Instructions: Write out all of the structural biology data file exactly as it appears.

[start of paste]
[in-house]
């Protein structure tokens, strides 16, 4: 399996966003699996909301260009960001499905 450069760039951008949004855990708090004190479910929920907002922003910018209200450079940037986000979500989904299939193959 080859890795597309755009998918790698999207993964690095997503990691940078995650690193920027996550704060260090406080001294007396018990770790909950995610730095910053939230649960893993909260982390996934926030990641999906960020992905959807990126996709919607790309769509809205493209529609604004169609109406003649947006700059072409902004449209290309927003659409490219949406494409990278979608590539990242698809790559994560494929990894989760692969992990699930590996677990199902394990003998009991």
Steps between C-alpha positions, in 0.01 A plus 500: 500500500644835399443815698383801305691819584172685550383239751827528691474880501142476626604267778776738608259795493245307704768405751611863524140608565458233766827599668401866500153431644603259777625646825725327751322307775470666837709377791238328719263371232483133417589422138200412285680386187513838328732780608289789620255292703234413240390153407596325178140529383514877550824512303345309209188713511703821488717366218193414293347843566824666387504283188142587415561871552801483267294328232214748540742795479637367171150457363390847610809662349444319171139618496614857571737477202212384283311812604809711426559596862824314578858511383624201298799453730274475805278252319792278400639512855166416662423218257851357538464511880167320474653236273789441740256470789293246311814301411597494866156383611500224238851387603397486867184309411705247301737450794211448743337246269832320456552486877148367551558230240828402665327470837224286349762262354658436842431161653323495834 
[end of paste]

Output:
[in-house]
């Protein structure tokens, strides 16, 4: 399996966003699996909301260009960001499905 450069760039951008949004855990708090004190479910929920907002922003910018209200450079940037986000979500989904299939193959 080859890795597309755009998918790698999207993964690095997503990691940078995650690193920027996550704060260090406080001294007396018990770790909950995610730095910053939230649960893993909260982390996934926030990641999906960020992905959807990126996709919607790309769509809205493209529609604004169609109406003649947006700059072409902004449209290309927003659409490219949406494409990278979608590539990242698809790559994560494929990894989760692969992990699930590996677990199902394990003998009991």
Steps between C-alpha positions, in 0.01 A plus 500: 500500500644835399443815698383801305691819584172685550383239751827528691474880501142476626604267778776738608259795493245307704768405751611863524140608565458233766827599668401866500153431644603259777625646825725327751322307775470666837709377791238328719263371232483133417589422138200412285680386187513838328732780608289789620255292703234413240390153407596325178140529383514877550824512303345309209188713511703821488717366218193414293347843566824666387504283188142587415561871552801483267294328232214748540742795479637367171150457363390847610809662349444319171139618496614857571737477202212384283311812604809711426559596862824314578858511383624201298799453730274475805278252319792278400639512855166416662423218257851357538464511880167320474653236273789441740256470789293246311814301411597494866156383611500224238851387603397486867184309411705247301737450794211448743337246269832320456552486877148367551558230240828402665327470837224286349762262354658436842431161653323495834 